Somehow – though I'm not quite sure how – it's already that time of year when theatre critics start ploughing through their archives and picking their highlights of the last 12 months. We're also in the thick of awards season, with the Evening Standard Awards already out of the way and WhatsOnStage's own Awards launched last Friday. While I could easily spend several paragraphs quibbling over the (often rather arbitrary) guidelines by which we all define our theatrical high points, there's one Awards category that I find particularly fascinating: Theatre Event of the Year.
How do you even begin to choose one event that's somehow representative of the entire year in theatre? In one sense, it's an almost impossible task – just as difficult as it is to decide on one show or director or actor deserving of an award, or one production that is deemed "the best" of the year's crop. But as a way of focusing reflections on the year, it can also be a useful exercise. Because perhaps more than any one show or individual, the idea of a somehow defining "event" might say a lot about where we think we are at the end of another 12 months.
For me, there were plenty of memorable theatrical moments this year, most of them fleeting and unconnected. Sometimes, as with Zawe Ashton's brilliant off-key rendition of "Where Are We Now?" in Narrative or the unapologetically silly re-enactment of the Kate Bush music video in Peter McMaster's Wuthering Heights, it was a simple snapshot of joy and surprise. Other highlights were images: the glorious, muddy anarchy at the end of the RSC's As You Like It, or the stunning opening of Secret Theatre Show 1. Staying with the senses, it could also be sounds, like the violent shattering of glass at the start of Caesarean Section.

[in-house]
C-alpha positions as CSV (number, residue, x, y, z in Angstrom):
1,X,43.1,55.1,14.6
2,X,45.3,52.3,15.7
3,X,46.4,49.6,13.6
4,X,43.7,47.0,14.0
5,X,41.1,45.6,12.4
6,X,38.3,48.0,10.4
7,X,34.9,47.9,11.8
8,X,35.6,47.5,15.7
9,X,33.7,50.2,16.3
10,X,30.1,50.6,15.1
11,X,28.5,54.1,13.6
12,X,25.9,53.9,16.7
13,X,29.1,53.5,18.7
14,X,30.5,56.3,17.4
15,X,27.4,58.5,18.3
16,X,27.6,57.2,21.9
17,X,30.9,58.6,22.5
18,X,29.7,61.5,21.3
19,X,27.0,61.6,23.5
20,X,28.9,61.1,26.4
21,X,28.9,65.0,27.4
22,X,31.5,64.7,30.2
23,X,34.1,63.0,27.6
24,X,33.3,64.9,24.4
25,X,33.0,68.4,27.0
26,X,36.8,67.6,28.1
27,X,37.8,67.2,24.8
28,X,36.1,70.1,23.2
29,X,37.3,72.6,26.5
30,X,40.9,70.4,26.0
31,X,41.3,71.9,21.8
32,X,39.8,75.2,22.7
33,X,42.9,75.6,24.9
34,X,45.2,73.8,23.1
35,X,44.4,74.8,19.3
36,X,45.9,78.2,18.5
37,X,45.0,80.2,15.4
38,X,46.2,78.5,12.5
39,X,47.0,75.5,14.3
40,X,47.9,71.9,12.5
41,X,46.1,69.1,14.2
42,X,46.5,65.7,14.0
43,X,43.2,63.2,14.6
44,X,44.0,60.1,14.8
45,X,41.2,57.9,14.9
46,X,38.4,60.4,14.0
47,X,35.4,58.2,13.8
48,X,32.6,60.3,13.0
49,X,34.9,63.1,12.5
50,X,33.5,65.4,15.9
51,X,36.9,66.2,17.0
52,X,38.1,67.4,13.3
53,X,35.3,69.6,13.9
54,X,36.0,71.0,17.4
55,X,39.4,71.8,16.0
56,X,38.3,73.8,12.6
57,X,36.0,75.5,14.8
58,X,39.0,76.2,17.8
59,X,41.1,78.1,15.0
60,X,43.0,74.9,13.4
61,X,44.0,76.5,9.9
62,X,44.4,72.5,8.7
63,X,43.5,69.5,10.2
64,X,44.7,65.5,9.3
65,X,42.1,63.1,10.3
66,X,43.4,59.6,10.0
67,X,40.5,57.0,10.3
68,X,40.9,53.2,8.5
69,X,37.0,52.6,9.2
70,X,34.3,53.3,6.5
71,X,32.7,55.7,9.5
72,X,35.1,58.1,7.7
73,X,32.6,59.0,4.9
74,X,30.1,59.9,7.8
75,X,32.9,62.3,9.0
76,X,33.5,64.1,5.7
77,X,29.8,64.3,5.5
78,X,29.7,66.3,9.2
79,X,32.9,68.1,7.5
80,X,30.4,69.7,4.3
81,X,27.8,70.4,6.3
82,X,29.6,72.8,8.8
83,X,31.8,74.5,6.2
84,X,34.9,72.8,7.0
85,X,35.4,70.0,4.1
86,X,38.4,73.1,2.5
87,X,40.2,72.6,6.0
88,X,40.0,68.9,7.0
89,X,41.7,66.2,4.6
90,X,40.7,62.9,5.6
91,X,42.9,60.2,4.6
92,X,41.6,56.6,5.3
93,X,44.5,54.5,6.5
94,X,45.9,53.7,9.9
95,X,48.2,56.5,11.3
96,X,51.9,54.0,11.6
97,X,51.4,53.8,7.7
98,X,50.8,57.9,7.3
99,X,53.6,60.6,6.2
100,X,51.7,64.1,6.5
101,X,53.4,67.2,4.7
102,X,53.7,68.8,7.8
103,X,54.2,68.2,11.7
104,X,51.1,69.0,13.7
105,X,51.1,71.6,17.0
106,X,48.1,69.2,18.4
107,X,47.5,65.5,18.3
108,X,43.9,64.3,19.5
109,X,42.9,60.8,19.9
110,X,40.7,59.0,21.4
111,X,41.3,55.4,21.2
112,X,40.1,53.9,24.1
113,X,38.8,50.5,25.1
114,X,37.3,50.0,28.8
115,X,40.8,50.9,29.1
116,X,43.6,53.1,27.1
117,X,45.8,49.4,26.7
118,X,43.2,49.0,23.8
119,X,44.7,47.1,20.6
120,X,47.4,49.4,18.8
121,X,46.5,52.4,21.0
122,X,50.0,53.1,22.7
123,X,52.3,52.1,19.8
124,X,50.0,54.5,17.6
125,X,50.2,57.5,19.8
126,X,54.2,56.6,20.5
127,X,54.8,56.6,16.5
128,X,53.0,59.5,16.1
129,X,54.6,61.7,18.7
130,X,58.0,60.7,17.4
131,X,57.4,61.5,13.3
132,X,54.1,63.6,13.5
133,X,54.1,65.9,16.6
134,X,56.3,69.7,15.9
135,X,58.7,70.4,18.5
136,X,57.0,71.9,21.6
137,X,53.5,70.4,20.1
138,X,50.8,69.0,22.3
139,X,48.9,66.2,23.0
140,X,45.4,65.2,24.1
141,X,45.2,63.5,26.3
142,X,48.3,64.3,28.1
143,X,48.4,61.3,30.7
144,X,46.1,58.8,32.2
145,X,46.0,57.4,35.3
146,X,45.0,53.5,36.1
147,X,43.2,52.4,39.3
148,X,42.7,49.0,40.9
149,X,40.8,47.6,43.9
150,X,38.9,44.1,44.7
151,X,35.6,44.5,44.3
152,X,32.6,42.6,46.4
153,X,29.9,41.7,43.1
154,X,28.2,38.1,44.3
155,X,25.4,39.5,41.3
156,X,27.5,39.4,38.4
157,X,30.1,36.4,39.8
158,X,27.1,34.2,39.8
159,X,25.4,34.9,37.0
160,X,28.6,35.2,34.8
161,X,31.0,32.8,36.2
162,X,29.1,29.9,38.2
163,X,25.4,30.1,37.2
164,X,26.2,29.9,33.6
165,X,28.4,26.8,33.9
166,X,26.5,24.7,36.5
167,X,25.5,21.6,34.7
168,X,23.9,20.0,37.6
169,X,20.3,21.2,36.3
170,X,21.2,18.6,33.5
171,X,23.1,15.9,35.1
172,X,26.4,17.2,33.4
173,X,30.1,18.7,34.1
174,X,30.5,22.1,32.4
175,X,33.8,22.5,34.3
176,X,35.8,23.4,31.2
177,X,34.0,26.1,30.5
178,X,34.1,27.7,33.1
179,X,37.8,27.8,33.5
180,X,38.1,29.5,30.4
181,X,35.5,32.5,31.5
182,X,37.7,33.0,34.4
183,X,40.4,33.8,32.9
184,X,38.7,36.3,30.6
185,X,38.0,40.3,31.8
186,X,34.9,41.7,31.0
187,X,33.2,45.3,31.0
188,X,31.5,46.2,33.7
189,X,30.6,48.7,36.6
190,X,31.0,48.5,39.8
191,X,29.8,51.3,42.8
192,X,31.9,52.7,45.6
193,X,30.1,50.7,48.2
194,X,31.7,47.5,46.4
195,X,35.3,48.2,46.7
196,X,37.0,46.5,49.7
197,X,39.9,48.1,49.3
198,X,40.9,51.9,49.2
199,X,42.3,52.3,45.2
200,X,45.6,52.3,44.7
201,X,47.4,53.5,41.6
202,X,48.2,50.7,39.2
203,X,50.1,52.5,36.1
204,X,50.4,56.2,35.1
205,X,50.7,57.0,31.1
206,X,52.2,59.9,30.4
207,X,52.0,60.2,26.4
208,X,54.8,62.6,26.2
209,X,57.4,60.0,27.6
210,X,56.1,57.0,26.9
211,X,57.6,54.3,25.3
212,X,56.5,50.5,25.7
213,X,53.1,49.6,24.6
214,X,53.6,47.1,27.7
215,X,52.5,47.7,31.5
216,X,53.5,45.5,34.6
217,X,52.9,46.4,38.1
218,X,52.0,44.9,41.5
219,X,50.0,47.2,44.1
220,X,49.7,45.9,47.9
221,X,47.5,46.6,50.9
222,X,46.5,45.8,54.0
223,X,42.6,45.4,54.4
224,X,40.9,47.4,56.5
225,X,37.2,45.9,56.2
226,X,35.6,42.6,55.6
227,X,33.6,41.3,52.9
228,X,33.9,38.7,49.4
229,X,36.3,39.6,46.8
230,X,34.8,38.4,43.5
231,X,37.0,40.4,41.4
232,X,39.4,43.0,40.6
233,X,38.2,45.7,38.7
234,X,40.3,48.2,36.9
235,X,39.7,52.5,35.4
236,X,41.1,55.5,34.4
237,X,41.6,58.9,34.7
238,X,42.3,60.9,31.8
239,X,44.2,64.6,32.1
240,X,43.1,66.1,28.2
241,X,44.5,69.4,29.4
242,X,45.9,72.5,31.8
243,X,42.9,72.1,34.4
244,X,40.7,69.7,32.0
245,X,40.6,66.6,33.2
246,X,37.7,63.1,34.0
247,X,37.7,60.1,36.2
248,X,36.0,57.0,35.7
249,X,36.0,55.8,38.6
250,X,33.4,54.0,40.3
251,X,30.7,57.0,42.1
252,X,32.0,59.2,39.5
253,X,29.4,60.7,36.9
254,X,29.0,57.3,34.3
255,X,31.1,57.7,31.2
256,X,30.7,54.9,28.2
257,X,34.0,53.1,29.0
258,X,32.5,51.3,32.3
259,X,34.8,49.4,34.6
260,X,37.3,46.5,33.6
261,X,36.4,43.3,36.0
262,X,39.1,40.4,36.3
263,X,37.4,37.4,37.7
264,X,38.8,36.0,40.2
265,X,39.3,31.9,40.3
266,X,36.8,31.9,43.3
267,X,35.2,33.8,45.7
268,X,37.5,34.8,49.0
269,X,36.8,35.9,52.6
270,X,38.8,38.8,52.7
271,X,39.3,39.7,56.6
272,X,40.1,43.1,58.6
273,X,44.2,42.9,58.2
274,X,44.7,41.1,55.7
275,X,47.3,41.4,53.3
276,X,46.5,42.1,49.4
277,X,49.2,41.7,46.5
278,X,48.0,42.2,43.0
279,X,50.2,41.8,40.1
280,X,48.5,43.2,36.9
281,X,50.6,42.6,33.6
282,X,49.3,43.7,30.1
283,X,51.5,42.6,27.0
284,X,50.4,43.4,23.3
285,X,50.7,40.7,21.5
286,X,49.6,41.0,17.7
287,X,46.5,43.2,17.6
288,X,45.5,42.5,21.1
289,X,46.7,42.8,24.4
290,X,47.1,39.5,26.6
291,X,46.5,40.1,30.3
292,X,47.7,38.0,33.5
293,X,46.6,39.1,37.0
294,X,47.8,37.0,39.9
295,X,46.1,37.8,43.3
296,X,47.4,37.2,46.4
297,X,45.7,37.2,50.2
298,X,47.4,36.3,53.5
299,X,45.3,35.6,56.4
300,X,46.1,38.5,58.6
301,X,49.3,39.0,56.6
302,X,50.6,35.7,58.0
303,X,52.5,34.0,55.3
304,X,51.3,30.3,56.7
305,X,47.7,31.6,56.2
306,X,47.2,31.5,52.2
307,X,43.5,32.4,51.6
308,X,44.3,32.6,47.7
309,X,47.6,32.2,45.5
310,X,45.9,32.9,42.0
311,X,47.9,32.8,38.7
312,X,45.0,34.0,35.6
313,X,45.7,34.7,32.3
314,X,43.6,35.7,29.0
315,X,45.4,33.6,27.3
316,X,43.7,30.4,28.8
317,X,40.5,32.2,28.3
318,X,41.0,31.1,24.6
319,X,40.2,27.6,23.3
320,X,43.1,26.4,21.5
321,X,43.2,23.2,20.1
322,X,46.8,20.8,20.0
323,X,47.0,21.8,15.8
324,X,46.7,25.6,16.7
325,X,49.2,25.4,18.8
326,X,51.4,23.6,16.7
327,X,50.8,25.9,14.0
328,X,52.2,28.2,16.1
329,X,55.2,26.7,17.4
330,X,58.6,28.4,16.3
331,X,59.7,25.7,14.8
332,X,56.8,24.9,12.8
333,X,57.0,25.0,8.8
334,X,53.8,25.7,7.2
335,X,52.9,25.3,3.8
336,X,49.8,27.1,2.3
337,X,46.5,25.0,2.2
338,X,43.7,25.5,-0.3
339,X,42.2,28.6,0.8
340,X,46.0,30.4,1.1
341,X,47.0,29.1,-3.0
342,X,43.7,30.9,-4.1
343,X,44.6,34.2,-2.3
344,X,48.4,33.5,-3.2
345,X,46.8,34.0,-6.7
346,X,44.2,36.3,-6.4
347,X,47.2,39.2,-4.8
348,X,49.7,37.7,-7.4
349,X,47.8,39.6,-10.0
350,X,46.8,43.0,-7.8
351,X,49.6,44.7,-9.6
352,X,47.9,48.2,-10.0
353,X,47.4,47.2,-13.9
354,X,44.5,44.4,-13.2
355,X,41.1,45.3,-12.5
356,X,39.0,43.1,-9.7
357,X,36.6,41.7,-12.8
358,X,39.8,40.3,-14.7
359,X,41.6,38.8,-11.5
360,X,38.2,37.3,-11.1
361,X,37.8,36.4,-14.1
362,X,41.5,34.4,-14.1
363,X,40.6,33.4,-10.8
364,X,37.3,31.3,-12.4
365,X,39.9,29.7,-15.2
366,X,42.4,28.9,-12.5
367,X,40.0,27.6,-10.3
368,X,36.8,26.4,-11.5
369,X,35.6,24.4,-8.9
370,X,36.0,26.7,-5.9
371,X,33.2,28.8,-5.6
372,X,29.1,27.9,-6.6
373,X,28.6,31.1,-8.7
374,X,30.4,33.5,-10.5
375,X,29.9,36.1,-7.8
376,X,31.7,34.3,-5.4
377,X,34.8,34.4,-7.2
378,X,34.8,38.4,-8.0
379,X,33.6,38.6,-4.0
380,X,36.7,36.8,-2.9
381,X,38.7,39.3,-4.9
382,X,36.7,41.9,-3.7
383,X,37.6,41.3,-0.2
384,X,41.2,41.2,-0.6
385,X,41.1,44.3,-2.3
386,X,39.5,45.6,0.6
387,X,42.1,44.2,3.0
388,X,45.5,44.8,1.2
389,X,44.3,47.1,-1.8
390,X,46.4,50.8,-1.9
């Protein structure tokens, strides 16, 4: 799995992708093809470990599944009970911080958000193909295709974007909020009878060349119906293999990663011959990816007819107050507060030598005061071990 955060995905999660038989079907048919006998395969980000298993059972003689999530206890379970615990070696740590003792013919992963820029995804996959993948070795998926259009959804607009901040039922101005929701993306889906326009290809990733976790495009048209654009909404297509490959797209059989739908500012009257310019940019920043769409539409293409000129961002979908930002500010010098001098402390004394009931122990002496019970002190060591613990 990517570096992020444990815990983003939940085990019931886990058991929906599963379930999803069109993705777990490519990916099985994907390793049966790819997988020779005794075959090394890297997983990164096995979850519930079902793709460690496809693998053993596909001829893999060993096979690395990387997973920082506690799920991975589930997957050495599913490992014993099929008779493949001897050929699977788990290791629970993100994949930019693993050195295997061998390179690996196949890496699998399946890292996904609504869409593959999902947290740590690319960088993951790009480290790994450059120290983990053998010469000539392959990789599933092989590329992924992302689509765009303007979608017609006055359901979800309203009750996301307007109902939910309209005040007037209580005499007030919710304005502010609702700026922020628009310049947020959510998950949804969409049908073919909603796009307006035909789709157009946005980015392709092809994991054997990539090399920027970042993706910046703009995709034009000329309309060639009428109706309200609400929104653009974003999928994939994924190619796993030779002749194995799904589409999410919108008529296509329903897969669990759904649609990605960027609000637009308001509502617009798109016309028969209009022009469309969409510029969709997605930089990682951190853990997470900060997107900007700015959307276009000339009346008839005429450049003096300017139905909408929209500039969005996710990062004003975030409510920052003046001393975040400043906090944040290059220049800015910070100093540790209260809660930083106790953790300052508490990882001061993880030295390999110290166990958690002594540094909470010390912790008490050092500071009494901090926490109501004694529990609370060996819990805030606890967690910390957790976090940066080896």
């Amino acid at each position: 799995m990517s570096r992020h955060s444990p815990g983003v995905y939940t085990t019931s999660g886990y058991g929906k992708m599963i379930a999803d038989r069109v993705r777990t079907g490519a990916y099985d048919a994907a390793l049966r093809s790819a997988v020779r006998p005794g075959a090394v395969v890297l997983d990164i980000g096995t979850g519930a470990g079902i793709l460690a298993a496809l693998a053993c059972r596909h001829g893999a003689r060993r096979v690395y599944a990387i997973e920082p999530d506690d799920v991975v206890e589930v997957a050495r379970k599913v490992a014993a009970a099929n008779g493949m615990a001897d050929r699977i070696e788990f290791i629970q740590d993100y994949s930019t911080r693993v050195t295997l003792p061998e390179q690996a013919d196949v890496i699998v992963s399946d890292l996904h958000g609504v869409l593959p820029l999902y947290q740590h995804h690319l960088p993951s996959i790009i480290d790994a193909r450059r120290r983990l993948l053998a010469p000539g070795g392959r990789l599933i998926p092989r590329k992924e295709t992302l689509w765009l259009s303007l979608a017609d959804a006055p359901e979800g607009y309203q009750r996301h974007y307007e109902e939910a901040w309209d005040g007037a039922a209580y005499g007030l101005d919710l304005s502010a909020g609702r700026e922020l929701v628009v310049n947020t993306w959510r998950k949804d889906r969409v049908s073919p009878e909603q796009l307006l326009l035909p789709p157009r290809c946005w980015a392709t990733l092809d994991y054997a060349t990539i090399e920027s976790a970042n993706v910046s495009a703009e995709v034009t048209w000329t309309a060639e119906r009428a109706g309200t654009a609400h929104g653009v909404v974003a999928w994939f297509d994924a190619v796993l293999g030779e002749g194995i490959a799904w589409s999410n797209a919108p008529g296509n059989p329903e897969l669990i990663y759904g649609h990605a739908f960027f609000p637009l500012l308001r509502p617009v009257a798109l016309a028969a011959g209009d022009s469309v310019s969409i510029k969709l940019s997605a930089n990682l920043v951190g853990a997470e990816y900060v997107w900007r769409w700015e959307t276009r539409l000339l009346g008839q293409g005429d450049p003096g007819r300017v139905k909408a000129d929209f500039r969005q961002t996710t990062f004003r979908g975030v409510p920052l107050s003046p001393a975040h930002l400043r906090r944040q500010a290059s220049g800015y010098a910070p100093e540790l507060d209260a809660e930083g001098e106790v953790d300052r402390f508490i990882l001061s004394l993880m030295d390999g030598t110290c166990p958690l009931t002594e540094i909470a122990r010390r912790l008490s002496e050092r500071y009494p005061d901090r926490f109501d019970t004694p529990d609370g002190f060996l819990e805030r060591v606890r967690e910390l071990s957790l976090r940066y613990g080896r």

What the notion of an event of the year does, however, is force you to pin your colours to a certain spirit or impulse that speaks to the wider landscape of the country's theatre. Looking at this year's nominations, each implicitly says something about British theatre and where it is now. The presence of Punchdrunk and the excitement surrounding their new show is testament to the current ubiquity of immersive theatre, while the work that has been programmed in the National Theatre's temporary Shed space underlines shifts that are beginning to impact upon even the biggest of the UK's theatrical institutions. Also trying to do things differently, though this time with inspiration from Europe, is the Lyric Hammersmith's ensemble-based Secret Theatre project; the Michael Grandage season, by contrast, has pledged its allegiance to star casting, though at the same time attempting to ensure affordable ticket prices. Then there's a nod to the past, with the National Theatre's 50th anniversary gala saying much about how we understand our own theatrical history.
If a choice has to be made, I think Secret Theatre just about edges it for me. As much as I'll miss the Shed and the youthful shot of excitement and experimentation that it has injected into the National Theatre, the major structural shifts that the Lyric Hammersmith is attempting to kick start indicate a spirit of change that could have potentially far-reaching consequences. It's not entirely disconnected from the work of the Shed, however, nor from Vicky Featherstone's Open Court season, which received an honourable mention in the nominations. In several different quarters, things seem to be slowly changing, which is perhaps what I'll take away from this year more than anything else.
What defines the mood of the year's theatre for you? See the full list of nominations and place your vote on our dedicated Awards page.